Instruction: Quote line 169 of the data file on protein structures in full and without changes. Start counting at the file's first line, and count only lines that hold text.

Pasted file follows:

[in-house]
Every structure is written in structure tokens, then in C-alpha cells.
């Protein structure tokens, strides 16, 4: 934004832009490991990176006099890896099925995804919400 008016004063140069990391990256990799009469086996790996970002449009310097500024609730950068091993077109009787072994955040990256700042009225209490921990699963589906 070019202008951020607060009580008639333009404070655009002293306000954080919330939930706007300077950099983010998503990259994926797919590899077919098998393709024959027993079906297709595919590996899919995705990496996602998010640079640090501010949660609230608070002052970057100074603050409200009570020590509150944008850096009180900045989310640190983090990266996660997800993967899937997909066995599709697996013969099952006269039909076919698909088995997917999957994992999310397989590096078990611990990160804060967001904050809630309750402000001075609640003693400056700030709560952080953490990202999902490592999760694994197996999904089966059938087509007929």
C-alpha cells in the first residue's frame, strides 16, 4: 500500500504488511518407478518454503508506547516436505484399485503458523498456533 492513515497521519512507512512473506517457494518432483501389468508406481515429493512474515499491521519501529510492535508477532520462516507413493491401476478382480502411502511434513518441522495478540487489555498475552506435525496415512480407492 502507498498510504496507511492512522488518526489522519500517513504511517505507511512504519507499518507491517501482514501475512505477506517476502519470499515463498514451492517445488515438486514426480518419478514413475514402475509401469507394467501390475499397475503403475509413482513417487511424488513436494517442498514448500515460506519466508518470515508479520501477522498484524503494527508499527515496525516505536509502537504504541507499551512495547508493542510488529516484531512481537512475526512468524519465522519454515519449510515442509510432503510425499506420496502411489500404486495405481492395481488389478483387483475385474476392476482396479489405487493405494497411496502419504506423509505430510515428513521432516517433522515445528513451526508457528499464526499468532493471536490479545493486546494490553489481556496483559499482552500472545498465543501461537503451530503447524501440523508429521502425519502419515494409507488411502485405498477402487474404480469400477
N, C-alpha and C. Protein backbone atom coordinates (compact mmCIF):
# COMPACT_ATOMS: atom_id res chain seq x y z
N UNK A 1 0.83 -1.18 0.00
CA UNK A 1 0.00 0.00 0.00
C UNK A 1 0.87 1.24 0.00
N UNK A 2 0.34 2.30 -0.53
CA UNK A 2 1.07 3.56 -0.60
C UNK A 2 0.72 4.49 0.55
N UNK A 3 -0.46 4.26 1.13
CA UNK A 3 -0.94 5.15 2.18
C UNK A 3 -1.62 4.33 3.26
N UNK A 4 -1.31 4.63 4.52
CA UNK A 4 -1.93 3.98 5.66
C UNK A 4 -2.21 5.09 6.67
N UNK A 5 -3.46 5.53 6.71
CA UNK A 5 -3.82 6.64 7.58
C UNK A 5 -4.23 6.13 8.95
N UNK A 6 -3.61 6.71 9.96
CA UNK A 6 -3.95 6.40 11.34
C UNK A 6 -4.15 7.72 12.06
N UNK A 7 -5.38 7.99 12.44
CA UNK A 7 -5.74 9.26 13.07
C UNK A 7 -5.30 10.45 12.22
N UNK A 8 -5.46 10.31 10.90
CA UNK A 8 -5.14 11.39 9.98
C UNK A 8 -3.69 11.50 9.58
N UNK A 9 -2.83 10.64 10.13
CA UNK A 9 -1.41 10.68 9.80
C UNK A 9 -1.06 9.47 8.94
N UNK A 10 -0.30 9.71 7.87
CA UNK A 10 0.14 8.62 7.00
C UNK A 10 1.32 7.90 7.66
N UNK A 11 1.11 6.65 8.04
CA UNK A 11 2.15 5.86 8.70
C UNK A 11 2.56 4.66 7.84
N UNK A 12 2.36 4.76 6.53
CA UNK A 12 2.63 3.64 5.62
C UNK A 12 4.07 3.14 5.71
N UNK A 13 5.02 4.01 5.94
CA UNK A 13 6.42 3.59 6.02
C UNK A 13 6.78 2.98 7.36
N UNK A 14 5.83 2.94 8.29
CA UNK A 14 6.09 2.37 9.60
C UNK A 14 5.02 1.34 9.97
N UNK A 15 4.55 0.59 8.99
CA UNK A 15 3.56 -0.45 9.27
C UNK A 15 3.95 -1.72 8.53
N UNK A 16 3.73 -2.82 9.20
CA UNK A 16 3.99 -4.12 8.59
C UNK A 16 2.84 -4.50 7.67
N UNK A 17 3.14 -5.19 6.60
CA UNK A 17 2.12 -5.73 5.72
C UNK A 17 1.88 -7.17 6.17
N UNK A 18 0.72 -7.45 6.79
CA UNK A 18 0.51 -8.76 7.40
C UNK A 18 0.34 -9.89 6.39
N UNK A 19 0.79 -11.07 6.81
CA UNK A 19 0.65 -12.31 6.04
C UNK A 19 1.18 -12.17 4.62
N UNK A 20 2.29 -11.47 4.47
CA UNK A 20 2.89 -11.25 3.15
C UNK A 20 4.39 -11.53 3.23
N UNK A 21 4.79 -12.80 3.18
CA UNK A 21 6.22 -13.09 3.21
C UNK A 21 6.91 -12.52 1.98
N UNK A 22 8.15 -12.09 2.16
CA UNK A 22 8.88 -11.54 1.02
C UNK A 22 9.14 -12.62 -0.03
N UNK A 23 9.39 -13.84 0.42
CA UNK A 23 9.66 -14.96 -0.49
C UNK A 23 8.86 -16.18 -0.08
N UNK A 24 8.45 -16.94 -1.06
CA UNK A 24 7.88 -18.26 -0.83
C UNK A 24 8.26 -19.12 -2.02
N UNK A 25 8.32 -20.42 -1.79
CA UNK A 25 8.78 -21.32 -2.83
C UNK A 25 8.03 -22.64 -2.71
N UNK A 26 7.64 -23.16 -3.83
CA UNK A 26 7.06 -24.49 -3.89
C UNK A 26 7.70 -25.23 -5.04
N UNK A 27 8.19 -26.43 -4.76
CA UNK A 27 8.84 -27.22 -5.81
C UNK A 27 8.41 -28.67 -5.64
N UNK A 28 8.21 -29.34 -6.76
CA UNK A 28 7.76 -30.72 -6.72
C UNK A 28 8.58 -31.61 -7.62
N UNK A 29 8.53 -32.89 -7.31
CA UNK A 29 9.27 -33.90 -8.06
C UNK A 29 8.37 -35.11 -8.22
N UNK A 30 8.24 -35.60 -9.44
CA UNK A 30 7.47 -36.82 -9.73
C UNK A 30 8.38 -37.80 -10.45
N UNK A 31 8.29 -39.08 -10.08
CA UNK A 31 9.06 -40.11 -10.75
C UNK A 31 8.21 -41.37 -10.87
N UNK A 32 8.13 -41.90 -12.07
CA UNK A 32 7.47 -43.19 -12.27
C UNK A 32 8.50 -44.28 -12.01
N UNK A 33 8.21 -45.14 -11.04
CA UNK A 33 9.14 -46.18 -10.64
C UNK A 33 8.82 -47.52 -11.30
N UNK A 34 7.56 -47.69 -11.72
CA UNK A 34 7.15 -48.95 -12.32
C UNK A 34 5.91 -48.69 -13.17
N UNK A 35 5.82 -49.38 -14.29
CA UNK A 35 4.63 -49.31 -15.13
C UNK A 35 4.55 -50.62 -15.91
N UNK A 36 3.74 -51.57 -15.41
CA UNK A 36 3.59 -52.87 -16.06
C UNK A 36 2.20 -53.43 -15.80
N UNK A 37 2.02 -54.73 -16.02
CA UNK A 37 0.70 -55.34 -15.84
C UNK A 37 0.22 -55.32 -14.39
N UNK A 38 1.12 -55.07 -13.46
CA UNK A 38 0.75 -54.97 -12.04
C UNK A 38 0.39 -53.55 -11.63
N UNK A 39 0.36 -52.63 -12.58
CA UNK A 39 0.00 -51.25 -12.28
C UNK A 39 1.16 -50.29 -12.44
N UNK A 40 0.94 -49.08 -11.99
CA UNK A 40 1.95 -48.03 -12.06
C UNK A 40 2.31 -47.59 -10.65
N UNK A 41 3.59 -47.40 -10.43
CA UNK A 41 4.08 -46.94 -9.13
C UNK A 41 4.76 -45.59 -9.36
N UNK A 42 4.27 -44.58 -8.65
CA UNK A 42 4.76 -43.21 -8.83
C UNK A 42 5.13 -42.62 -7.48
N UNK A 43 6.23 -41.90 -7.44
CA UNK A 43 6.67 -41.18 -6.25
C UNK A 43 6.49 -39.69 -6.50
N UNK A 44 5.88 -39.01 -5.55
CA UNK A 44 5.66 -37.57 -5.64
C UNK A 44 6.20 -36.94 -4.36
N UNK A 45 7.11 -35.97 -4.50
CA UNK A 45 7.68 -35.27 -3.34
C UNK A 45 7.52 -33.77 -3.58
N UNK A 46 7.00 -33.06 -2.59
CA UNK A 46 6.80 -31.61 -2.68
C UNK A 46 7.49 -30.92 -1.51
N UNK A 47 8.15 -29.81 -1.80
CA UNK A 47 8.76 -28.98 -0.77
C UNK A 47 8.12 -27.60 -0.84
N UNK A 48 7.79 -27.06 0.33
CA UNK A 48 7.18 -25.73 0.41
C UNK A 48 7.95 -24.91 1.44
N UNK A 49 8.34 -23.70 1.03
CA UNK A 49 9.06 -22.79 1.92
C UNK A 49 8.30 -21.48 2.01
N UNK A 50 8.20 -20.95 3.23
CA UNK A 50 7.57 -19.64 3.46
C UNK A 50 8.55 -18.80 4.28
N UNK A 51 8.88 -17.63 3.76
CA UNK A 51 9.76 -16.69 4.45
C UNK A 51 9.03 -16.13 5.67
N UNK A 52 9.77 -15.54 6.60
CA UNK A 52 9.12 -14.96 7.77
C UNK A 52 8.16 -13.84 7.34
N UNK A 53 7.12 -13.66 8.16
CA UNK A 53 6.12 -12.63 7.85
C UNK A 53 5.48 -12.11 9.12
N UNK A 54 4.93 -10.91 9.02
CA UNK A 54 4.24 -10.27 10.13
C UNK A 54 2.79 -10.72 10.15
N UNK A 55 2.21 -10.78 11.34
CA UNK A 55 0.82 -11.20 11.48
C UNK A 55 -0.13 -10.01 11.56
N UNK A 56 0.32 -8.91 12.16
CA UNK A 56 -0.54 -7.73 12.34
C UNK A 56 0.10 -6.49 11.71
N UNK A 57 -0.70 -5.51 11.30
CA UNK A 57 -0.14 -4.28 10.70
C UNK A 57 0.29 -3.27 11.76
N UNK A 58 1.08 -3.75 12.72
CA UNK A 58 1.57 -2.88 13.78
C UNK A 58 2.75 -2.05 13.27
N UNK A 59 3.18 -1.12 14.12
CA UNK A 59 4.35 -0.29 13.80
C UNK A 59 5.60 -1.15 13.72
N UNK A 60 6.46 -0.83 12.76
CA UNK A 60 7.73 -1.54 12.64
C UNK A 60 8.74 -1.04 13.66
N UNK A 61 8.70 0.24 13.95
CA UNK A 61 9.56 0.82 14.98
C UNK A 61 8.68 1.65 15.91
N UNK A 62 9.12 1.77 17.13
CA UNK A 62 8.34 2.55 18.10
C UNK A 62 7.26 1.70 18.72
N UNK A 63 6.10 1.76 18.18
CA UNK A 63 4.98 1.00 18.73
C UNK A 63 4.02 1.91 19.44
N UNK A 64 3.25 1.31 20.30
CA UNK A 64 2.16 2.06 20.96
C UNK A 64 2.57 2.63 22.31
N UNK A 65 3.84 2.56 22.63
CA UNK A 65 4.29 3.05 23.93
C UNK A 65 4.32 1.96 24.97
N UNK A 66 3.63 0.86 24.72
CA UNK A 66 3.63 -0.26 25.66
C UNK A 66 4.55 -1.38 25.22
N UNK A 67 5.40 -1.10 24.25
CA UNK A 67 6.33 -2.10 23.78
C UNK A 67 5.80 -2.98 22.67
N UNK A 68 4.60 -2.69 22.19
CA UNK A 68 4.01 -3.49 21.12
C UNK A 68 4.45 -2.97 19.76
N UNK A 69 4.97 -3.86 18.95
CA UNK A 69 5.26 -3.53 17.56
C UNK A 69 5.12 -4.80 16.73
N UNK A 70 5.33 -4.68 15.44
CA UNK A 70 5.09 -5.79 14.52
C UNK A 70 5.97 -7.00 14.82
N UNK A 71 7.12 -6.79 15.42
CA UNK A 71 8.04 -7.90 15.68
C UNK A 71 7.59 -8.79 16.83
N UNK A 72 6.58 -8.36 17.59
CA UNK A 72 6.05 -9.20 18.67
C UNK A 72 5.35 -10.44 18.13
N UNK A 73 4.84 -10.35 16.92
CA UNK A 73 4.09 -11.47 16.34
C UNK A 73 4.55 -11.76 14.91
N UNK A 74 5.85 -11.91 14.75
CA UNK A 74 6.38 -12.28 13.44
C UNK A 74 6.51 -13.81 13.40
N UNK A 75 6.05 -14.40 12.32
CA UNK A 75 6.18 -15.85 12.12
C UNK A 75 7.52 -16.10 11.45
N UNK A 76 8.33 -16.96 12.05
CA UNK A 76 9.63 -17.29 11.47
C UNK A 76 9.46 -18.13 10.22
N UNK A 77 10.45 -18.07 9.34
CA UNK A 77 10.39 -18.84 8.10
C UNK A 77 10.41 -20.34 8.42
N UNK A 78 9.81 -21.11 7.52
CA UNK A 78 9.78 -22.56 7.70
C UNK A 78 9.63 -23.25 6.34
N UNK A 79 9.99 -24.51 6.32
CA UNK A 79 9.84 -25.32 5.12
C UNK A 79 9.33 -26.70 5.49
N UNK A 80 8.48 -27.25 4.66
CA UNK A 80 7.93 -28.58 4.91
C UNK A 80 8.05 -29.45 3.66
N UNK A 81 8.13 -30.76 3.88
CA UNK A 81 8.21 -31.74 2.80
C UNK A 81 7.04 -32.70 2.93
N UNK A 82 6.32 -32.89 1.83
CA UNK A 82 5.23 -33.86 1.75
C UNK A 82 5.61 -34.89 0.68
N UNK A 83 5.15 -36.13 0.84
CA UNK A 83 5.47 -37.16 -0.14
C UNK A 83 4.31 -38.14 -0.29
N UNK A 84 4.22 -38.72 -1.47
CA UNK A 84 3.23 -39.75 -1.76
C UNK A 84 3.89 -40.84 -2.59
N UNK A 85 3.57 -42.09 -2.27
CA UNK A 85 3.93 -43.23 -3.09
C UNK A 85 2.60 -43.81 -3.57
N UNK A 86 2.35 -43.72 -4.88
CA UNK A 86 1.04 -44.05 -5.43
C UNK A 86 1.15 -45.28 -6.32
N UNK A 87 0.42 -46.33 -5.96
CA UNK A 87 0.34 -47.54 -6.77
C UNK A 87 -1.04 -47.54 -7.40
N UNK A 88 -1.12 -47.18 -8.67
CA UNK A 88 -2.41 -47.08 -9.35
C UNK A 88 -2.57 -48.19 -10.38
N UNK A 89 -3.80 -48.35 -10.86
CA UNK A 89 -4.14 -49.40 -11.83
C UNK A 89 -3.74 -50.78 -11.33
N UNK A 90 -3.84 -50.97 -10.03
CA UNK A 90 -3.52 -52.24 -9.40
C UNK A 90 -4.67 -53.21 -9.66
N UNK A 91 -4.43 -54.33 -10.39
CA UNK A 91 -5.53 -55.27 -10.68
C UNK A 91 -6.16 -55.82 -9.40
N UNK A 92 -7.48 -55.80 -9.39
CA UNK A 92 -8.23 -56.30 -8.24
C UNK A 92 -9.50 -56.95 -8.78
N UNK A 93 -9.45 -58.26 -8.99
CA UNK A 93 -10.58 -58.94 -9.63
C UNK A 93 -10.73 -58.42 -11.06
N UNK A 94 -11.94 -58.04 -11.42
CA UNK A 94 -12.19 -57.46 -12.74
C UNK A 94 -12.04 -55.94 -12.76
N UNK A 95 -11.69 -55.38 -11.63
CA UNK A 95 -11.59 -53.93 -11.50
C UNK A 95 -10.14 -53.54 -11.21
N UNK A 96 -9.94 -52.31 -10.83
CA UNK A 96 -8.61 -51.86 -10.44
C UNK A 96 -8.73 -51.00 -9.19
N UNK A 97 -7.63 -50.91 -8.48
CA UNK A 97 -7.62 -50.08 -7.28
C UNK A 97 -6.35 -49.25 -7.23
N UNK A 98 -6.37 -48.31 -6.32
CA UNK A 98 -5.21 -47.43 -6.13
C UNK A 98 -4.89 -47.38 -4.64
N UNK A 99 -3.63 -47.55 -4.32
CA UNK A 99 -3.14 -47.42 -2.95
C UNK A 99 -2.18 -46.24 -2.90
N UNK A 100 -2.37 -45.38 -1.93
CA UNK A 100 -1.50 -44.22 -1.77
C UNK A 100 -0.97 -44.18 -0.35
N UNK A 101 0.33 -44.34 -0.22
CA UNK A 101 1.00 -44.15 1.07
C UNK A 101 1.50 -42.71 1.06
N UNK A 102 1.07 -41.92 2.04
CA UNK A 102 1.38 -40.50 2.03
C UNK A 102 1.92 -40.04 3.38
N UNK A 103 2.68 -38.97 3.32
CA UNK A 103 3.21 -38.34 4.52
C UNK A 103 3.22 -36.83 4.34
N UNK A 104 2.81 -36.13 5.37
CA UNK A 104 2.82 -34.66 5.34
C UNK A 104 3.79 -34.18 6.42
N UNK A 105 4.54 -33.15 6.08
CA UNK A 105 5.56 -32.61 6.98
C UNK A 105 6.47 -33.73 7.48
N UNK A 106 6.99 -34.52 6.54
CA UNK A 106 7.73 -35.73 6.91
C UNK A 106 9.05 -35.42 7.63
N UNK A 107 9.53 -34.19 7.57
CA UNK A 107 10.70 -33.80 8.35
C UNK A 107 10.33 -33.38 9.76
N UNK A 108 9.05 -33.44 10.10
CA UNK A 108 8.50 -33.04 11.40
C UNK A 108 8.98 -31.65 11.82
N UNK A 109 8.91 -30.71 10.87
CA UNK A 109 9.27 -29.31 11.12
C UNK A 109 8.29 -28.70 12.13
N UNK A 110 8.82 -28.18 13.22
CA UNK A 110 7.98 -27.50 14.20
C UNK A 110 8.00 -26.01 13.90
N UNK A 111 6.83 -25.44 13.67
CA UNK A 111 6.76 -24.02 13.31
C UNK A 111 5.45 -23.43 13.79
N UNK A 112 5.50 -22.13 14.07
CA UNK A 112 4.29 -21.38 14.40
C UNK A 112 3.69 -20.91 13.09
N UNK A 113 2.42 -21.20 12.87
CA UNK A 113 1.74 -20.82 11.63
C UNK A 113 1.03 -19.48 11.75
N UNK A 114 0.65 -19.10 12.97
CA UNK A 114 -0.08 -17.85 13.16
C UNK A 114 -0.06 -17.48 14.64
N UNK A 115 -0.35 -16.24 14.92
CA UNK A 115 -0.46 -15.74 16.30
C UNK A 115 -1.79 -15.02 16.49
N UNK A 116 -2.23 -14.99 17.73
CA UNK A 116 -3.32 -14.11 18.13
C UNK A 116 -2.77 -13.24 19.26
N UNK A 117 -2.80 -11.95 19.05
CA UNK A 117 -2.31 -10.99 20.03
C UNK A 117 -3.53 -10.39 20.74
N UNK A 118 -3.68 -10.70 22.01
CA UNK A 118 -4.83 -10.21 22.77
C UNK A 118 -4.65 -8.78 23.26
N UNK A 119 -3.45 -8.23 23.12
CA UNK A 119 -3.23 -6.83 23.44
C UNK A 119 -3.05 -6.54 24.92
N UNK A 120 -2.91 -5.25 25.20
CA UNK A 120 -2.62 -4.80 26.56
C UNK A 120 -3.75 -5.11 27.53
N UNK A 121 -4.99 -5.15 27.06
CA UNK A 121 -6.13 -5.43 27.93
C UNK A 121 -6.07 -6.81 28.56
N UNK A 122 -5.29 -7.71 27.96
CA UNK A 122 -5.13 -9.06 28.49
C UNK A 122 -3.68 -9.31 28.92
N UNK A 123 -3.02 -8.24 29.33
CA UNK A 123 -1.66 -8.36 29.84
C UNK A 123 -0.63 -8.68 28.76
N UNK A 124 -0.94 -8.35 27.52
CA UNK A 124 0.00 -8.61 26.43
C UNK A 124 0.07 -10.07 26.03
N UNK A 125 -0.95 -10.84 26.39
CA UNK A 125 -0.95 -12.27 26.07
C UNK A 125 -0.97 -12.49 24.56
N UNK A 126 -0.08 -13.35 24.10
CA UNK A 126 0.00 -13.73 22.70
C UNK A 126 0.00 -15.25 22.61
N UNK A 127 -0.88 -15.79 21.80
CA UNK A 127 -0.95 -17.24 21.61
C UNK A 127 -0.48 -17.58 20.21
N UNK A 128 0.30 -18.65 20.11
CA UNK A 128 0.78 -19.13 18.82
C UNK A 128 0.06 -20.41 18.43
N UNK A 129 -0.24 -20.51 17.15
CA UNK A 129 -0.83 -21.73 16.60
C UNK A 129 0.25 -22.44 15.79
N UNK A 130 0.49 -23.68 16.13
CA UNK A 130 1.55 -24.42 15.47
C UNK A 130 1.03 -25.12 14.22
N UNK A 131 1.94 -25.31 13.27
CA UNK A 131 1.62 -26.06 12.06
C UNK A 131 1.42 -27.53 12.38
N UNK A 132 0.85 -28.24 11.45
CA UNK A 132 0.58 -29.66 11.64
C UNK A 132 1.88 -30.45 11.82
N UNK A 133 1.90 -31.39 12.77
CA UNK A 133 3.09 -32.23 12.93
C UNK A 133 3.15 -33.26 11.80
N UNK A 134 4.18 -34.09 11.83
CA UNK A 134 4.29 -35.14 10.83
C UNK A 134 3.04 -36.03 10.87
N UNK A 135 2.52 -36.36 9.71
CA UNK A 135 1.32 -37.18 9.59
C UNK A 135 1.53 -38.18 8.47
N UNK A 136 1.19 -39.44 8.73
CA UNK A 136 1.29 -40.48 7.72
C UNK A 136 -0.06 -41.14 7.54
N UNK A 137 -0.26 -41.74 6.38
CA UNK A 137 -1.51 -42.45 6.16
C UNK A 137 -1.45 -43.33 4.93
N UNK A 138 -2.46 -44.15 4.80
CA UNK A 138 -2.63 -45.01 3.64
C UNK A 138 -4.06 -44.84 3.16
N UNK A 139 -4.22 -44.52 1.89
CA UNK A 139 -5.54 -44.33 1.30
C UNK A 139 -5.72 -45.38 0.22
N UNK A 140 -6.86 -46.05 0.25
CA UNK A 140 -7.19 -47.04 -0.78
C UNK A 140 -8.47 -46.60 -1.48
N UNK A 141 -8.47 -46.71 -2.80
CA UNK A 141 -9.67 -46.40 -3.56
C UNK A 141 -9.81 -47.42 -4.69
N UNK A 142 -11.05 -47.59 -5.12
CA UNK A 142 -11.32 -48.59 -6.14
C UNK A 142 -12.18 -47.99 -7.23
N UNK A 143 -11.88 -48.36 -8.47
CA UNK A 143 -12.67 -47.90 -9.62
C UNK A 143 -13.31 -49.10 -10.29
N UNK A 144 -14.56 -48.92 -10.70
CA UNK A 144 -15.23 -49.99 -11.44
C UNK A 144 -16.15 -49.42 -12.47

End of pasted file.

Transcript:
N UNK A 55 2.21 -10.78 11.34